[vcf-midatlantic] OT: people don't understand computers anymore

Dean Notarnicola dnotarnicola at gmail.com
Tue Jun 7 16:30:27 EDT 2016

Chris, your example says it all perfectly. Mine was a very similar
experience. And I fear your conclusions are correct. You can't make people
learn, you can only present the information in a clear, relatable way and
hope it strikes the same chord in them that it struck in many of us. if
not, at the very least you exposed someone to fresh knowledge.​

On Tue, Jun 7, 2016 at 4:13 PM, Chris Fala via vcf-midatlantic <
vcf-midatlantic at lists.vintagecomputerfederation.org> wrote:

> On Tue, Jun 7, 2016 at 12:21 PM, Herb Johnson via vcf-midatlantic <
> vcf-midatlantic at lists.vintagecomputerfederation.org> wrote:
> > As it's quiet on the maillist, I'll ask about something on the edges of
> > vintage computing. People today - I use the phrase "in the 21st century"
> -
> > don't seem to know anything about how computers work, anymore. I'd like a
> > little feedback, not a huge discussion (and not a gripe session), about
> how
> > common that ignorance is, what we as vintage computer owners should do -
> > once I clarify what I mean, and provide an example.
> >
> > It's a subject relevant to vintage computing, because that affects what
> we
> > are obliged to tell people, to explain, when showing our vintage systems.
> > It's also relevant, because one reason to preserve and operate these
> > vintage systems, is to SHOW how these things worked, to preserve by
> example
> > their fundamental nature and approach to computing (personal or
> otherwise).
> > It's a preservation of a level of direct knowledge, which was necessary
> > "then", but not necessary "now".
> >
> > Evidence for "now": recently, someone contacted me as part of my
> > vintage-Mac services, with a vague request. Something close to "I'm
> trying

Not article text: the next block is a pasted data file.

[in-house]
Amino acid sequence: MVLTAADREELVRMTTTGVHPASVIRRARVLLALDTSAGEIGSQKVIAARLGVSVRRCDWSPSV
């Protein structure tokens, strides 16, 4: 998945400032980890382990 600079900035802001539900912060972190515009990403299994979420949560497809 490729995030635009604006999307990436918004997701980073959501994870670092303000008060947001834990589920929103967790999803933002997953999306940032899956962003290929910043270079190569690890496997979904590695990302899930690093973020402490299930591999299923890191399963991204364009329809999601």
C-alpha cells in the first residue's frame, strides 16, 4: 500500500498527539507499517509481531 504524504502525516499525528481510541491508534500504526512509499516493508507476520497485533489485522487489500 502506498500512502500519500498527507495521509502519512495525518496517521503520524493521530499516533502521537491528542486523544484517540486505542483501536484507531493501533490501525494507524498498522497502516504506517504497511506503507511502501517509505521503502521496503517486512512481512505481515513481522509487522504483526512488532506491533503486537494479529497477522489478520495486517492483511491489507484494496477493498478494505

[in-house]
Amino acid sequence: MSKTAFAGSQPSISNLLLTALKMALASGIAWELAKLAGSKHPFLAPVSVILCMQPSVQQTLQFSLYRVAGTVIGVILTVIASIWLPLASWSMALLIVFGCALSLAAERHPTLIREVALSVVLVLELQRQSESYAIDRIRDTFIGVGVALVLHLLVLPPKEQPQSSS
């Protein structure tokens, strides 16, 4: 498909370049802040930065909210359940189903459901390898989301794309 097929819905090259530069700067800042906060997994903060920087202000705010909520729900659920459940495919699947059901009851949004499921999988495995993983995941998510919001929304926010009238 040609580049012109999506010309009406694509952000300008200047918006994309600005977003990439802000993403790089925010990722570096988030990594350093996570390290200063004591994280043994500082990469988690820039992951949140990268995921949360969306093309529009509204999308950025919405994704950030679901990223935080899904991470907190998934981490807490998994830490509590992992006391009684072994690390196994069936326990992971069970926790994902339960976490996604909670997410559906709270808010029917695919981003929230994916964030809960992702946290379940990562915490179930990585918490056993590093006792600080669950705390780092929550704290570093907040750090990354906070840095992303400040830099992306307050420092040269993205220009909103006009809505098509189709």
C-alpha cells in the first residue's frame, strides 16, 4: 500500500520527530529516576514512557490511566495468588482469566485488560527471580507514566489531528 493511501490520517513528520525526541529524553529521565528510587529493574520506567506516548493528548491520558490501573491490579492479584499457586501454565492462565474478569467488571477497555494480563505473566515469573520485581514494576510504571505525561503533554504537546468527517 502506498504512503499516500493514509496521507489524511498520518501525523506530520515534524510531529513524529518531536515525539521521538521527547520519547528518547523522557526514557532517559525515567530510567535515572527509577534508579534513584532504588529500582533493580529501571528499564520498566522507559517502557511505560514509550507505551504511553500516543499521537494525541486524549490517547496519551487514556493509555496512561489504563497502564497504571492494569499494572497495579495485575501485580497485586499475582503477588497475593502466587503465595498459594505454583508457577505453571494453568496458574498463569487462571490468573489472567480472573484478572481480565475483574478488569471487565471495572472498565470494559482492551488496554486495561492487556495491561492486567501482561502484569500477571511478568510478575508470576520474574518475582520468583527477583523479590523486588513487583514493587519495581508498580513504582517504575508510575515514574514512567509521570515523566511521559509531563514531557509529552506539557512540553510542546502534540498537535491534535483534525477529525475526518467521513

> > to read and edit a file from a 1994 Mac, in an obsolete file format from
> > vintage publishing software. Can you help me open and reformat that
> file?"
> >
> > It took three or so emails, to get the particulars, which are easy to
> > describe either as hardware or software (IDE hard drive, 6300 model Mac,
> > Aldus Pagemaker 6). At some point, some "technical service" told this
> > person they could "read the file from the hard drive" - yet this person
> > couldn't say if they HAD the file on "their PC". Or even clearly say they
> > had a Windows PC or a Mac PC.
> >
> > I had to keep asking questions to get these basics. Why? Because they are
> > no longer active questions. "Everyone" uses Windows (a few use Macs, some
> > use Linux, but context quickly establishes which). Those OS's do
> everything
> > by magic now, little user intervention needed. Even the computer dealers
> > (by my experience) don't know "how" they work, they just work. On
> hardware,
> > "if it fits, it works". Many people don't know how to find a file
> through a
> > file directory (desktop folders); the programs "know" where they are.
> These
> > people get lost, even doing backups.
> >
> > I think that's pretty fundamental.
> >
> > Oh - Ted Nelson, at a VCF-E dinner, said to me he tried to teach a
> > computer course at a community college. He said "I gave up in three
> weeks,
> > because the students didn't know (bleep) about computers".
> >
> > That's my experience today. I get this a lot. Again - I'm not looking for
> > a discussion that rags on "today's computer users are idiots". That's not